Chance for Impartial ICC Investigation into Serious Crimes a Welcome Step
February 5, 2004
Human Rights Watch has documented many shocking abuses by the LRA in Uganda. But the ICC prosecutor cannot ignore the crimes that Ugandan government troops allegedly have committed.
Richard Dicker, director of the International Justice program

(New York) - The prospect of an impartial investigation by the International Criminal Court (ICC) into serious crimes committed in Uganda is a welcome development.
 
The ICC prosecutor, Luis Moreno Ocampo, announced in London on January 29 that he would begin an ICC investigation into crimes committed in Uganda. Moreno Ocampo made the announcement at a news conference held jointly with the Ugandan president, Yoweri Museveni, whose government referred the crimes of the Lord's Resistance Army (LRA) to the court. Uganda is the first government to refer a case to the ICC since the court began its work.  
 
"Human Rights Watch has documented many shocking abuses by the LRA in Uganda," said Richard Dicker, director of the International Justice program at Human Rights Watch. "But the ICC prosecutor cannot ignore the crimes that Ugandan government troops allegedly have committed."  
 
According to Human Rights Watch research, the LRA has committed widespread abuses against civilians in Uganda, including child abductions, summary executions, torture, rape and sexual assault, forced labor, and mutilation. Recently, LRA abductions have reached record levels, with an estimated 10,000 children abducted since mid-2002 and forced to fight, kill civilians, and abduct other children. Children who fail to comply with orders are murdered, often by other children who are forced to kill them.  
 
Human Rights Watch has also reported on abuses by Ugandan government troops, the Ugandan People's Defense Forces (UPDF). Violations committed by the UPDF include extrajudicial killings, rape and sexual assault, forcible displacement of over one million civilians, and the recruitment of children under the age of 15 into government militias.  
 
"President Museveni's referral does not limit the prosecutor's investigation only to crimes allegedly committed by the LRA," said Dicker. "The prosecutor should operate independently and has the authority to look at all ICC crimes committed in Uganda."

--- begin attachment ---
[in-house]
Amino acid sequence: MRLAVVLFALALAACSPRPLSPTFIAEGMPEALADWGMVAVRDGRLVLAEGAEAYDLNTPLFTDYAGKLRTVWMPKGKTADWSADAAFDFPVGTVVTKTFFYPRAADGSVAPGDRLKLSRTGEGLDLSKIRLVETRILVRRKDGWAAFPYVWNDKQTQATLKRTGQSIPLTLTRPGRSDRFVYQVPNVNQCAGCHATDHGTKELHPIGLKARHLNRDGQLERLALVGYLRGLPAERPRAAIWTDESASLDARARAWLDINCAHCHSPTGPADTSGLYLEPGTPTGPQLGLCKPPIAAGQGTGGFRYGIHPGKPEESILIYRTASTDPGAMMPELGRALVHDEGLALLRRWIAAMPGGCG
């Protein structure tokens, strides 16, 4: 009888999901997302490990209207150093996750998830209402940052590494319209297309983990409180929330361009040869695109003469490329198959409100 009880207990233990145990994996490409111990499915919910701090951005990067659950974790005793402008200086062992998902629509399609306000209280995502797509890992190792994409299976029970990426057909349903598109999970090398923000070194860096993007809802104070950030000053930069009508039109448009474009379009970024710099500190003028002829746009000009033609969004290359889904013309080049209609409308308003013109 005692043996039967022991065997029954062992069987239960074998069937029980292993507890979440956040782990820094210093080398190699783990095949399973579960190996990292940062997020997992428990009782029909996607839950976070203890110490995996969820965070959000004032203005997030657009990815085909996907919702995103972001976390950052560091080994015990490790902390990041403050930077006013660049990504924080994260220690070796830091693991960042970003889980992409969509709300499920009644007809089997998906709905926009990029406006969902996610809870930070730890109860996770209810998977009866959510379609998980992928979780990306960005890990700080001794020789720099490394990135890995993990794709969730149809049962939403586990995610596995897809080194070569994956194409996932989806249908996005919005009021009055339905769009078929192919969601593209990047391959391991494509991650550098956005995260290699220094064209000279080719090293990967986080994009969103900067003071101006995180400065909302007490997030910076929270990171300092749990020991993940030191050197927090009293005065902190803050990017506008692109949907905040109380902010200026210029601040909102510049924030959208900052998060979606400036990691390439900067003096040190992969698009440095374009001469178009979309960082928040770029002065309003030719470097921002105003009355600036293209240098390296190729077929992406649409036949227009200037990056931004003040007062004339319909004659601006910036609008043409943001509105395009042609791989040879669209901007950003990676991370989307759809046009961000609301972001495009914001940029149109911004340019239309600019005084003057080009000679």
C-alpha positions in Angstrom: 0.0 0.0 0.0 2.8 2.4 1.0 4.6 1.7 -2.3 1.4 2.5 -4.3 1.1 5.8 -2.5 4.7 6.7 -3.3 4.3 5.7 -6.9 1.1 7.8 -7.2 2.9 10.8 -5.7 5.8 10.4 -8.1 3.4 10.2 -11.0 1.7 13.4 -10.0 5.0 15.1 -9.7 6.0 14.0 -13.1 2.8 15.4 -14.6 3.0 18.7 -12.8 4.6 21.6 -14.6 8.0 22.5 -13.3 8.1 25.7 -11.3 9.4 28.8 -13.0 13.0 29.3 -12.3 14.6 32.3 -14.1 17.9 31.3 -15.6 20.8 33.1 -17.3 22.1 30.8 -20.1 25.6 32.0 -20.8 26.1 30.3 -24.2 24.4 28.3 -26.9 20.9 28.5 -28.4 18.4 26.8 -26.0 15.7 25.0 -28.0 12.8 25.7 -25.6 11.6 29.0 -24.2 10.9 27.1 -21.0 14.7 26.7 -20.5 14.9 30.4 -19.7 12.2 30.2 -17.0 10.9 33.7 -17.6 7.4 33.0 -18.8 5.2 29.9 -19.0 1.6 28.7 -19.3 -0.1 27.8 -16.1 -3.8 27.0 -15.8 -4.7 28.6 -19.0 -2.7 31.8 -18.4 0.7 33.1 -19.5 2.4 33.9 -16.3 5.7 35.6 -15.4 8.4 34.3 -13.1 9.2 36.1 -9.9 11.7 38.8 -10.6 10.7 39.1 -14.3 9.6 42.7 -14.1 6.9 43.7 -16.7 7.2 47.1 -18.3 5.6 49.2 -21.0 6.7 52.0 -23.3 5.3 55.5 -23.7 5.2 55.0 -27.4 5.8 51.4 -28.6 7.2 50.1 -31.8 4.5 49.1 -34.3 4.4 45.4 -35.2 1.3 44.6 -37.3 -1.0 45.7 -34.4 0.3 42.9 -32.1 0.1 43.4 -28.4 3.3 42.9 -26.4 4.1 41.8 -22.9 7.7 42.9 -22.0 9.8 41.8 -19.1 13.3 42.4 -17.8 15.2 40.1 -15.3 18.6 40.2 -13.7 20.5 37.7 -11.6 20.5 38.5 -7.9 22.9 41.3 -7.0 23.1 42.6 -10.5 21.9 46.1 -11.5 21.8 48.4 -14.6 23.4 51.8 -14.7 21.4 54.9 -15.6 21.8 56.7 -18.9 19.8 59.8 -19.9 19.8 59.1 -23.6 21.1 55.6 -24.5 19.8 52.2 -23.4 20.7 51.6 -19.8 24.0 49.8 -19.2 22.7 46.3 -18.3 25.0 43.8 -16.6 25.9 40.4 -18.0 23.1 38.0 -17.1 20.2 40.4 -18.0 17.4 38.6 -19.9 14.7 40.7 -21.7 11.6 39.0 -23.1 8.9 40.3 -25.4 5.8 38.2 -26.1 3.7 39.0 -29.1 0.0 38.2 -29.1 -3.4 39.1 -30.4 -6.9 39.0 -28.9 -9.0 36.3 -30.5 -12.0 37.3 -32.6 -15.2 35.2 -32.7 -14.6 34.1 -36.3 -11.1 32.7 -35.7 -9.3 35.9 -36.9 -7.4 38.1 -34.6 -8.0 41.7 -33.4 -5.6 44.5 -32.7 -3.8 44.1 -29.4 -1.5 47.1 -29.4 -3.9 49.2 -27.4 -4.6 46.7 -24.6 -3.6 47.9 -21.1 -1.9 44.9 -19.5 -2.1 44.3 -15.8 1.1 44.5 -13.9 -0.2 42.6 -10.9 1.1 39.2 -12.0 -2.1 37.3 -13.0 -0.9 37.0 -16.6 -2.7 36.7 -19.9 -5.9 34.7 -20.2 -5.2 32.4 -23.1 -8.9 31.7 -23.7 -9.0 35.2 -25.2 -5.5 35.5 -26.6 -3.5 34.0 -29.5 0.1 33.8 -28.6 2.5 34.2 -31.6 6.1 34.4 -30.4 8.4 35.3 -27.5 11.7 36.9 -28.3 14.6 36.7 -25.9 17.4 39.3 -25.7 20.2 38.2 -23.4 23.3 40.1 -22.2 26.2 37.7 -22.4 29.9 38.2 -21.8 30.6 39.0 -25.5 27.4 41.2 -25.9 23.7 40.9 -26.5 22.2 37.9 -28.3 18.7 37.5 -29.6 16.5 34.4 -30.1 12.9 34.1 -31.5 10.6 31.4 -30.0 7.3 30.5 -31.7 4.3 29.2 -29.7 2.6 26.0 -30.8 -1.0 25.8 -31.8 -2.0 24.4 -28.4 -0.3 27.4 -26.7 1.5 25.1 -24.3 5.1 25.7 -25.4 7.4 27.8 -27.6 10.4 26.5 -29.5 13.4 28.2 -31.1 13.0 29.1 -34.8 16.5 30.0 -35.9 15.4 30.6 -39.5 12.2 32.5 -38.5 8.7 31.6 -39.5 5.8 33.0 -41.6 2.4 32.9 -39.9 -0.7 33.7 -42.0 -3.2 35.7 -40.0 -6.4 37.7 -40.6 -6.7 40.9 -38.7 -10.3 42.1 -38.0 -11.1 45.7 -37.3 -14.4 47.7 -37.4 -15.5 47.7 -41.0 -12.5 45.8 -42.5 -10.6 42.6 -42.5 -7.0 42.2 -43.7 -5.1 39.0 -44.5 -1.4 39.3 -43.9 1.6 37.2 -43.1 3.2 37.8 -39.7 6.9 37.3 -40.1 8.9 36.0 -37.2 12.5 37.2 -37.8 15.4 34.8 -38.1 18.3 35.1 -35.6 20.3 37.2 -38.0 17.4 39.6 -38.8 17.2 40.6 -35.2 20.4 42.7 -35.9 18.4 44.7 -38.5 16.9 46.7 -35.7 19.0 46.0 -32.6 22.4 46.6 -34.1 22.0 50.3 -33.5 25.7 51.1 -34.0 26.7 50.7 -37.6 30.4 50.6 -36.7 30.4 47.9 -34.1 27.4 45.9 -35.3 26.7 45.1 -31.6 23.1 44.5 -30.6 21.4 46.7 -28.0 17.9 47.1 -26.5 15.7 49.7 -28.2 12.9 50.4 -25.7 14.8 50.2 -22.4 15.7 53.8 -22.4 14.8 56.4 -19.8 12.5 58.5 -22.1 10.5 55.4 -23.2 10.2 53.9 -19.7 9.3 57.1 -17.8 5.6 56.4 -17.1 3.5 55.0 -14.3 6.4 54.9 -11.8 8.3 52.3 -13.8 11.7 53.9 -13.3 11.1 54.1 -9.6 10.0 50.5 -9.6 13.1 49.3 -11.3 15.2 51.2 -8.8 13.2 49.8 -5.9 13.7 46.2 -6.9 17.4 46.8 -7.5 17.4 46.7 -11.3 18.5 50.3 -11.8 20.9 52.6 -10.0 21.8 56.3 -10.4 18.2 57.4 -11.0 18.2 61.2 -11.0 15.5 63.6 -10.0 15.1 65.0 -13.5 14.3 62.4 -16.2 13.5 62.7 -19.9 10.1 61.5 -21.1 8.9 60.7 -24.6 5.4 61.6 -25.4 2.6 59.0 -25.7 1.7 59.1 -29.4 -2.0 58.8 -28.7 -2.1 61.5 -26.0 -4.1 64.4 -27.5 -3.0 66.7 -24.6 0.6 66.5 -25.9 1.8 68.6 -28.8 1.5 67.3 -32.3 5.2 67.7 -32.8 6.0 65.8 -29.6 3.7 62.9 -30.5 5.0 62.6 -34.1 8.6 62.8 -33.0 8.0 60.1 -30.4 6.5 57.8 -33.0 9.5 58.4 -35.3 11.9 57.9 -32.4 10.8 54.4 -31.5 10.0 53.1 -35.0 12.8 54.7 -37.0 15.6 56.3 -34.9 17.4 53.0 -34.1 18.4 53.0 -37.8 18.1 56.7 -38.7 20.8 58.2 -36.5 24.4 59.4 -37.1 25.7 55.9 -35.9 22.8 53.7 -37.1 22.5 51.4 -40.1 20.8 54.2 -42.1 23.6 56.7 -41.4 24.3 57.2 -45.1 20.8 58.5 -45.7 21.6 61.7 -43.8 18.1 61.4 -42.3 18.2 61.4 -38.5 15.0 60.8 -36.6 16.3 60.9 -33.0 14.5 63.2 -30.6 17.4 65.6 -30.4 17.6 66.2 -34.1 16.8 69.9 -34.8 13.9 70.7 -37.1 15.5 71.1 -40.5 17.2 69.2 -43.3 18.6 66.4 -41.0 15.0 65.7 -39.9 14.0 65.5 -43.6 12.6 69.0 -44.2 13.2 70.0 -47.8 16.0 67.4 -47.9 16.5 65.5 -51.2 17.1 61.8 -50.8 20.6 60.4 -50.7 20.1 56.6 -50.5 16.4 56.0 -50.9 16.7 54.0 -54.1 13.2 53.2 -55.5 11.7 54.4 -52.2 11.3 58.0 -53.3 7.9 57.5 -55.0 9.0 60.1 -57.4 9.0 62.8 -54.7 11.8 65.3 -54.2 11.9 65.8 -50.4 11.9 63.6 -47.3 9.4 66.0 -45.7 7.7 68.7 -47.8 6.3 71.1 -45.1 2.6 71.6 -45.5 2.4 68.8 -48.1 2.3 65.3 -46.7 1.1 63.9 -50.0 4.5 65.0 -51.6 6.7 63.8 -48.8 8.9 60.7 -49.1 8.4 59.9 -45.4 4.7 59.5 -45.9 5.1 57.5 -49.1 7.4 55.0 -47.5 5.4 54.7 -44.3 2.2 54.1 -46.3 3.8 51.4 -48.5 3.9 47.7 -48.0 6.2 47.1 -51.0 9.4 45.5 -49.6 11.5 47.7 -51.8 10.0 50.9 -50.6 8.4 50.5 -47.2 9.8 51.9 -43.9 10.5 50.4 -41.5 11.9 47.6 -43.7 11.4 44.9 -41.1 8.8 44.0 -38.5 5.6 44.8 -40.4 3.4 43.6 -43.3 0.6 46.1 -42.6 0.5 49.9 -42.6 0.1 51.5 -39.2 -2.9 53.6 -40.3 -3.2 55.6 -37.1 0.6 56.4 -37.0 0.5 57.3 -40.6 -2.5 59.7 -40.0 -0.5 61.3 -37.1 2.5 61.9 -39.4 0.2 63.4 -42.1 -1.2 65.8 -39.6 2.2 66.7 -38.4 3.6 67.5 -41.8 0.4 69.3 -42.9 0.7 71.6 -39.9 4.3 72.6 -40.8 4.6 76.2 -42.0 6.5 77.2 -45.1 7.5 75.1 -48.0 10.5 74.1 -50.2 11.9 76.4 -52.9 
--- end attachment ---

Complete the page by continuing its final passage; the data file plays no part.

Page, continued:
The Ugandan parliament ratified the ICC treaty on June 14, 2002. Through its referral, the Ugandan government commits to cooperate with the ICC to investigate crimes, provide evidence, arrest and surrender persons sought by the court, and protect witnesses and victims. Such cooperation must extend to investigation by the prosecutor into UPDF crimes.  
 
Human Rights Watch cautioned that the prosecutor should conduct his investigation in a way that does not jeopardize the security of the children who are still in LRA captivity or escalate the risk of further abductions. The United Nations Office for the Coordination of Humanitarian Assistance and the U.N. Children's Fund have recently expanded their presence in northern Uganda, but additional child protection and human rights monitors in the North should also be deployed.  
 
Human Rights Watch also stressed the need for an immediate international strategy to secure the release of children in the LRA's hands. Renewed international pressure on all the parties involved-including the LRA and the Ugandan government-is needed to put a stop to abductions and secure the release of children in LRA captivity.  
 
Uganda passed an amnesty law to insulate those accused of serious crimes in the conflict from prosecution. An ICC press release of January 29, 2004, states that President Museveni intends to amend the amnesty law to exclude the LRA leadership from its protection. Regardless of whether the Ugandan president takes this action, under the founding treaty of the ICC, and under international law generally, amnesties are not a bar to prosecution for such serious crimes as genocide, crimes against humanity, and war crimes.